And while the Ferrer campaign achieved outstanding results by focusing its canvassing efforts in the pro-Freddy bastions of the Bronx and Latino upper Manhattan, the Green campaign was targeting areas in Brooklyn and Queens that also drew voters for Peter Vallone and Alan Hevesi, the other two Democratic primary candidates, as well as Mr. Ferrer.

It remains to be seen whether Mr. Green’s souped-up campaign will be enough to slow Mr. Ferrer’s run at City Hall-frequent assertions by pundits that Mr. Ferrer has “momentum” seems to have created a momentum of its own. And a number of other factors will undoubtedly work in Mr. Ferrer’s favor. For one, Mr. Green will have to depend upon a patchwork coalition of unions and county organizations to counter union powerhouses like D.C. 37, Local 1199 and the U.F.T., whose field workers and phone banks have enormous voter pull. For another, public polls continue to indicate that Mr. Ferrer’s supporters are far more enthusiastic about the race than Mr. Green’s, which makes them likelier to show up to vote on Election Day.

It also remains to be seen whether Mr. Green’s assaults on Mr. Ferrer’s credibility, as well as his charges that Mr. Ferrer has run a racially divisive campaign, will undo the good will among whites that Mr. Ferrer has earned from heavy buys for television ads featuring the likes of Mr. Koch, former Senator Pat Moynihan and City Council Speaker Peter Vallone. Meanwhile, the level of tough talk emanating from the warring Democratic camps is escalating. After the Mario Cuomo endorsement in a City University of New York auditorium, a group of firefighters in dress uniforms and emergency workers in windbreakers lingered around the podium to pose for pictures. Pat Bahnken, the head of the city Emergency Medical Services workers’ union and a supporter of Mr. Green, was asked for his take on the election.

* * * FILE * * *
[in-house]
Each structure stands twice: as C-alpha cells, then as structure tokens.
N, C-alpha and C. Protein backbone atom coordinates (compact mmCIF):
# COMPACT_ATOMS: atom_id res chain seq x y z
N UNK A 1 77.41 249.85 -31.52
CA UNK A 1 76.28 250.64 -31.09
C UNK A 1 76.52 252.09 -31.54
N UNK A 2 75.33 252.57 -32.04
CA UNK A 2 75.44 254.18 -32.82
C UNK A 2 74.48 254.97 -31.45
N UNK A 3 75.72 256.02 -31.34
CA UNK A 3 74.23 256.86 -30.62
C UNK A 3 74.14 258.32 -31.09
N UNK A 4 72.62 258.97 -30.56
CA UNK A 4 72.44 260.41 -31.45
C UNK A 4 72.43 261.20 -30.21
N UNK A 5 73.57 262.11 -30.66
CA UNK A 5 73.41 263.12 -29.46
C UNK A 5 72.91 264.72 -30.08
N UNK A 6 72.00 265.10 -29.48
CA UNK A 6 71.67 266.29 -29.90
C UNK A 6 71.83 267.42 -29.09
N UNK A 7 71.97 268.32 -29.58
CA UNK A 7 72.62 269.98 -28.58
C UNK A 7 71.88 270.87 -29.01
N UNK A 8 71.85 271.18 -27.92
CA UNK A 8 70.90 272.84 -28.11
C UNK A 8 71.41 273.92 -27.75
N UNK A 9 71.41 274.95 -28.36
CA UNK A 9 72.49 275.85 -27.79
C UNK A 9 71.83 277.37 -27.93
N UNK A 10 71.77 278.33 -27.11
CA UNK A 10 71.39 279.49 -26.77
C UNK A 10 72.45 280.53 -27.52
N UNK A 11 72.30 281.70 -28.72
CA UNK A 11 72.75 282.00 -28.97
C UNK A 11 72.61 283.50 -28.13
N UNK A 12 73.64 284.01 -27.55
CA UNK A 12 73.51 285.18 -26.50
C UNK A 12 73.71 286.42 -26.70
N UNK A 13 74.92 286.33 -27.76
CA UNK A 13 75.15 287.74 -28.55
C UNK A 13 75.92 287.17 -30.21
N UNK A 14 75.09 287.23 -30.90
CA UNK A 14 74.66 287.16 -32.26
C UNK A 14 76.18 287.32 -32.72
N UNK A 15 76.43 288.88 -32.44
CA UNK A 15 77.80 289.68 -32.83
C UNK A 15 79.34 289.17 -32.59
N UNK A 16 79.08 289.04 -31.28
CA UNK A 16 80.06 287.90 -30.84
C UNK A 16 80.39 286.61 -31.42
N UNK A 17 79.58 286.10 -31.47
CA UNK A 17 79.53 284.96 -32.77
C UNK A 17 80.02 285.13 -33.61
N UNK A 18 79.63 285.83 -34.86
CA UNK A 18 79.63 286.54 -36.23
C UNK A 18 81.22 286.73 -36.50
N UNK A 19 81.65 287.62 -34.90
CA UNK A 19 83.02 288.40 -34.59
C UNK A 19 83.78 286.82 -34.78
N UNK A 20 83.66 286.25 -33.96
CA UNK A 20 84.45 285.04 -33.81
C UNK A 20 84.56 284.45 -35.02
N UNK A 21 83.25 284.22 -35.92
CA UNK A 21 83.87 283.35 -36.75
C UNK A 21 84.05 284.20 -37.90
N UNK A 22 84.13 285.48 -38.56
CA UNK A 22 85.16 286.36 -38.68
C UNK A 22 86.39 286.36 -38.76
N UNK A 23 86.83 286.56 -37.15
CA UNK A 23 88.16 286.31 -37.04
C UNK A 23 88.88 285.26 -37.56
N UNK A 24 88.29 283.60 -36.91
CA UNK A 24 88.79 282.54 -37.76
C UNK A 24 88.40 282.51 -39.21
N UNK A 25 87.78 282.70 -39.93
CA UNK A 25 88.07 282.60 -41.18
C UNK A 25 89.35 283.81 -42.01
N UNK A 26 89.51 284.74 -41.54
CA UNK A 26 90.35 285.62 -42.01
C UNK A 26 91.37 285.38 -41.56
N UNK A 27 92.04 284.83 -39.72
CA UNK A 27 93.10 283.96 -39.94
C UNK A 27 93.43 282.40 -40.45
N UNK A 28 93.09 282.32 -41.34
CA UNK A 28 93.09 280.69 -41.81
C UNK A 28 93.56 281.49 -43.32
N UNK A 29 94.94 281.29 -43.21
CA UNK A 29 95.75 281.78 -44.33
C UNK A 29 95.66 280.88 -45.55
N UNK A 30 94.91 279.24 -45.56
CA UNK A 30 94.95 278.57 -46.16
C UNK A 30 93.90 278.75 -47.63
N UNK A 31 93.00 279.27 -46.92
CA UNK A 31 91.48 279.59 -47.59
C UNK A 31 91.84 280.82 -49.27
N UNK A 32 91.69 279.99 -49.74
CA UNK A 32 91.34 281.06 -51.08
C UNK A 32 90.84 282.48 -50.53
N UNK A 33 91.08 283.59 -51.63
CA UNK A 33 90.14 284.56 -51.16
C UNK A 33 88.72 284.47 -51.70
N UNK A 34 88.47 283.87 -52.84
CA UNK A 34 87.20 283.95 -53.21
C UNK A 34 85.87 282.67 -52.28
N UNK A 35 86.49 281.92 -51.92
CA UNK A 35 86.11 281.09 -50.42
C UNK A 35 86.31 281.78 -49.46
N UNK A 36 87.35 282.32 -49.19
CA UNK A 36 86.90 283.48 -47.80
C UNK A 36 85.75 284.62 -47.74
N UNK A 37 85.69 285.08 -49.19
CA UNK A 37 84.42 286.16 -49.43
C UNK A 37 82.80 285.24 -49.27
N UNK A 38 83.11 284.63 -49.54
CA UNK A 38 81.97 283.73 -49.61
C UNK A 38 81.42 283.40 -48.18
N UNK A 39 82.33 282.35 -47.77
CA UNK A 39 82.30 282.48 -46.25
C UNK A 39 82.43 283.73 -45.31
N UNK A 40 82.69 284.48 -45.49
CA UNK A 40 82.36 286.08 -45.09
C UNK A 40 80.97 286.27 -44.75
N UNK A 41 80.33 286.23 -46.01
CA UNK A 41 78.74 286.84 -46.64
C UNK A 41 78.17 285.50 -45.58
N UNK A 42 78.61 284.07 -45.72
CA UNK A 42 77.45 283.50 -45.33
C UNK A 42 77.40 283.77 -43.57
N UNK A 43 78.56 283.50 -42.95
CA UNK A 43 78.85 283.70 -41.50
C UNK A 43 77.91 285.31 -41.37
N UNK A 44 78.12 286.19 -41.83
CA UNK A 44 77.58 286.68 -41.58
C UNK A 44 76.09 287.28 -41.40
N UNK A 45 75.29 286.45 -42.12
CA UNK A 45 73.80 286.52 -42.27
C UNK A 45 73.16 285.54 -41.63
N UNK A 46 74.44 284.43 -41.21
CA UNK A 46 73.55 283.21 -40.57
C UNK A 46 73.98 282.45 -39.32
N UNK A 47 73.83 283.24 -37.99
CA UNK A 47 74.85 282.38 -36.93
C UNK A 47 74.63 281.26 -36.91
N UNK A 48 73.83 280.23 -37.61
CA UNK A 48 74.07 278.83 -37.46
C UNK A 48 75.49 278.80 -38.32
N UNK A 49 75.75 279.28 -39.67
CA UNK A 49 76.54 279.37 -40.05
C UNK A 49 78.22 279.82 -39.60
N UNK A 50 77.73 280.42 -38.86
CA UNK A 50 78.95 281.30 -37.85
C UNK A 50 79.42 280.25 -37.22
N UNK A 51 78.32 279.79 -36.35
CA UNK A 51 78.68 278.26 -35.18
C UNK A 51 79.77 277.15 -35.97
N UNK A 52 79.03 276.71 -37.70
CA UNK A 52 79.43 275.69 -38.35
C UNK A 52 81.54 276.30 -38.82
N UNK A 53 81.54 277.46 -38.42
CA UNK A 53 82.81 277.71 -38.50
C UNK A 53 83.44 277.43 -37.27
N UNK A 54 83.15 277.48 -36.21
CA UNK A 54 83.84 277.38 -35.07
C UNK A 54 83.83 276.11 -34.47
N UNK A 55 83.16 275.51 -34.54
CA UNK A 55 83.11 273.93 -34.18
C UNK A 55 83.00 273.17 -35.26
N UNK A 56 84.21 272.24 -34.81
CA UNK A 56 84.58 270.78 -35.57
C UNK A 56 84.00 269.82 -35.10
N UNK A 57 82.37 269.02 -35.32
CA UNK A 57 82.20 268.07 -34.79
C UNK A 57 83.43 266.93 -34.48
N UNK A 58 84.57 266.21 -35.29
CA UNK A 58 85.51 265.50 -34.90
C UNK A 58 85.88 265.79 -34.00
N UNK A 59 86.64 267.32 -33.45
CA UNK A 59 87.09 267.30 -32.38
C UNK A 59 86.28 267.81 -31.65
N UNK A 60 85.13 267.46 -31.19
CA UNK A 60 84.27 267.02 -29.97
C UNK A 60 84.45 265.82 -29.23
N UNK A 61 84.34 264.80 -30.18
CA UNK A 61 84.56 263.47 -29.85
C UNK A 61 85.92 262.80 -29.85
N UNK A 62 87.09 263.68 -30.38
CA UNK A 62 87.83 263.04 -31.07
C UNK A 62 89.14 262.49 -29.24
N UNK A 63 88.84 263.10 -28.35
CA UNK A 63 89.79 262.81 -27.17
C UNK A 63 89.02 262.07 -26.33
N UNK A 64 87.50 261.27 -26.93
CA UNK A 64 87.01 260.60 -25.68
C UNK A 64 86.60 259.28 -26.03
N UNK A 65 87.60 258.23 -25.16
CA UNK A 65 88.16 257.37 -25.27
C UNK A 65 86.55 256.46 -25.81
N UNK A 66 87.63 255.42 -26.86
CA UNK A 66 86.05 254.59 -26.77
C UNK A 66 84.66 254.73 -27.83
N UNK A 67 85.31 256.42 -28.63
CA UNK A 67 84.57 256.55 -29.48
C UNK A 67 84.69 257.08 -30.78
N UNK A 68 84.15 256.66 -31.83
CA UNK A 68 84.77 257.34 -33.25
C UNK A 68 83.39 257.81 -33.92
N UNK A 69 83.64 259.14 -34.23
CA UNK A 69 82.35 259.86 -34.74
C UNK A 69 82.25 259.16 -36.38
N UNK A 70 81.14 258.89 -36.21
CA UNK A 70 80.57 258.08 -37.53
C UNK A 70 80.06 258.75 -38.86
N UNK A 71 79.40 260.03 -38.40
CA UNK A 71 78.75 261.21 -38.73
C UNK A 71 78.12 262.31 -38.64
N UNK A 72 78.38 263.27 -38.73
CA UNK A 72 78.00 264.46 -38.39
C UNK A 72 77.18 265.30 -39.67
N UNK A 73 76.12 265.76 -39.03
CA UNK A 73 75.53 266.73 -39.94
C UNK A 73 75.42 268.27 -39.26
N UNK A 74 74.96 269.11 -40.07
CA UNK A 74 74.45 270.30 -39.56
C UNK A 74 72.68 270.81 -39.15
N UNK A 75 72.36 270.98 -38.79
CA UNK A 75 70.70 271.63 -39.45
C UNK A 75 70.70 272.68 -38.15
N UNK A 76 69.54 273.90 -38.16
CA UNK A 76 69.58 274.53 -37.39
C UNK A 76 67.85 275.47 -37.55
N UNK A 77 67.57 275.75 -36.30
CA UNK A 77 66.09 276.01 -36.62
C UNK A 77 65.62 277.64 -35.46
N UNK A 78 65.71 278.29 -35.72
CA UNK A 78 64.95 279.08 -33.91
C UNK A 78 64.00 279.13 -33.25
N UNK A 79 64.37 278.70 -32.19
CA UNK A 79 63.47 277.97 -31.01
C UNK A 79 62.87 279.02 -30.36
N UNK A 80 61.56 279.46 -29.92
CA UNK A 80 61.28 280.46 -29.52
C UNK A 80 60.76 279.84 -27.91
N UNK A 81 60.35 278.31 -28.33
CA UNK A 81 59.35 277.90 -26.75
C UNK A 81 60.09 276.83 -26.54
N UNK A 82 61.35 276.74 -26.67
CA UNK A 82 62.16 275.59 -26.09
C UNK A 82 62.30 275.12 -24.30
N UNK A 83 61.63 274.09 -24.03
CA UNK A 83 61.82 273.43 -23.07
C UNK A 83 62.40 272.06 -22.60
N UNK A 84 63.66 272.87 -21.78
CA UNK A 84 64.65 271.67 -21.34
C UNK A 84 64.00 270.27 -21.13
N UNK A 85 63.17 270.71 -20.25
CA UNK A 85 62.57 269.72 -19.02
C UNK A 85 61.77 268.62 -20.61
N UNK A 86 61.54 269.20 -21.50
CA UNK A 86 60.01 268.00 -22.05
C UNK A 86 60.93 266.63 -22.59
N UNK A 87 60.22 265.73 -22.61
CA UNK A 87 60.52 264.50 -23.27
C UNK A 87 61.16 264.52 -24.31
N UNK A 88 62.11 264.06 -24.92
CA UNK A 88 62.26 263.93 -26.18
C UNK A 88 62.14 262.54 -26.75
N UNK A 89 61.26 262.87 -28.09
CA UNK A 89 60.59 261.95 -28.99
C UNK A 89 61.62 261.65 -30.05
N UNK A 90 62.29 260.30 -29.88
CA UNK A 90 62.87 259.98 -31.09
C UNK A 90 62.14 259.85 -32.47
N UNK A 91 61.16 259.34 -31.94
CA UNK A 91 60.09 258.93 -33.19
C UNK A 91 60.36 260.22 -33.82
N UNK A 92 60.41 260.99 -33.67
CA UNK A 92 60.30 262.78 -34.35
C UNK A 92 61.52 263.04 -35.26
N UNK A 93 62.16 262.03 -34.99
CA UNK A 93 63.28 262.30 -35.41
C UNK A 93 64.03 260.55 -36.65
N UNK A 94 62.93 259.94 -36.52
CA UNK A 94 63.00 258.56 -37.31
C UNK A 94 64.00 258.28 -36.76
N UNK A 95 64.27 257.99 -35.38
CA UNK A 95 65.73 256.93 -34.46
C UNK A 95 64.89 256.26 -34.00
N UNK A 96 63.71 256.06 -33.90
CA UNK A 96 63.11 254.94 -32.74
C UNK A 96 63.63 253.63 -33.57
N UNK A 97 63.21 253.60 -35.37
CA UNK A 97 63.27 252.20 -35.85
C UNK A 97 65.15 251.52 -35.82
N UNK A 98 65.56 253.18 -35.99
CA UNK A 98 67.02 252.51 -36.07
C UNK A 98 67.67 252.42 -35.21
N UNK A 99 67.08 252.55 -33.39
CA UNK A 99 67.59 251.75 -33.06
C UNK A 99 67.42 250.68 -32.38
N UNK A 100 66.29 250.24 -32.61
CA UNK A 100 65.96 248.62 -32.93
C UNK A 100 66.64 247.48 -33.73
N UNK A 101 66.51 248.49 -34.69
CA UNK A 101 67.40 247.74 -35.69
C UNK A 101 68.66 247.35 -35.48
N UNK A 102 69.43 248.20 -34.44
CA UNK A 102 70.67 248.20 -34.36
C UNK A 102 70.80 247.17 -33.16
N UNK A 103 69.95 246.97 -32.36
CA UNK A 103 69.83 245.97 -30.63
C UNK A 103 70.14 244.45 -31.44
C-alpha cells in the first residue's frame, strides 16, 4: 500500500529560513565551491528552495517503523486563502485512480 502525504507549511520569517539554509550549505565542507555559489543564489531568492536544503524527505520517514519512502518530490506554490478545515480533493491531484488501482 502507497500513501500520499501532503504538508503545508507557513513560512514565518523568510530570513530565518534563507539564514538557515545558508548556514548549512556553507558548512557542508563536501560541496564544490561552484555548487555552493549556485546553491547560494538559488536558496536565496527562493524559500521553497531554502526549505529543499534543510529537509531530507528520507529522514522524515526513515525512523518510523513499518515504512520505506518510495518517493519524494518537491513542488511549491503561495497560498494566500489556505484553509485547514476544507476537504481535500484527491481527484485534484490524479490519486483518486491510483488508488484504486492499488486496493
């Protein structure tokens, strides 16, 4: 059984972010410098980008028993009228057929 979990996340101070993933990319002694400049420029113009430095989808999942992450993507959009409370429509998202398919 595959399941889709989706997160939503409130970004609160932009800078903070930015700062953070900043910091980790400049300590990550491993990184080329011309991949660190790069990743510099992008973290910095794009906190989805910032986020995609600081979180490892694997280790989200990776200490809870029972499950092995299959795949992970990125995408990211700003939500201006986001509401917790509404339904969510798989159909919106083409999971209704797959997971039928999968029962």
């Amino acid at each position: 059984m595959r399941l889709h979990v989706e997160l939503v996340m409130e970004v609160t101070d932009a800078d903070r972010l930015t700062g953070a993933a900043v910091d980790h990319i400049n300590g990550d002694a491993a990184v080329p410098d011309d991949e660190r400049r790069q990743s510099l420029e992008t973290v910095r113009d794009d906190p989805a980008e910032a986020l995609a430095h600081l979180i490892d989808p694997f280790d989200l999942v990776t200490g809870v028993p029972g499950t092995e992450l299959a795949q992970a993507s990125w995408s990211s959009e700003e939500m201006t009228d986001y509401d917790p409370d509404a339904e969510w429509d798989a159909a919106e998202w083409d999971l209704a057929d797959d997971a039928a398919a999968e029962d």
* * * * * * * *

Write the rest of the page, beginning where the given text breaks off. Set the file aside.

“Mark Green is going to win because the United States is at war, and public safety is going to be the key issue in this election,” he said. “Mark has guys like Jerry Hauer and Bill Bratton to deal with these issues, while Freddy’s talking about appointing panels to discuss what to do. It’s a load of crap. We don’t need someone to think things over-people are dying, and I have a feeling that’s what’s going to happen if Ferrer becomes Mayor.” And Mr. Ferrer, who had limited his initial response to Mr. Green’s increasing bellicosity to indignant comments (“I like the old Mark Green,” he said after one heated debate), now appears to be joining the fray in earnest. On Oct. 9, the Ferrer campaign dispatched former Manhattan Borough President Ruth Messinger and former Congresswoman Geraldine Ferraro to Green headquarters with instructions to “blast Green’s new 11th hour negative attack ad.” In addition, the Ferrer campaign just released a new commercial denouncing the Green attacks.

For Mr. Green, the recent combativeness of the race seems to suit him just fine. On Oct 9 he was campaigning in the middle of his home turf, shaking hands at a subway stop at 77th Street and Lexington Avenue, now covered with Green posters and volunteers handing out Green palm cards. Asked for a prediction, he said: “I think Freddy is fading in the last week. The tide is turning.”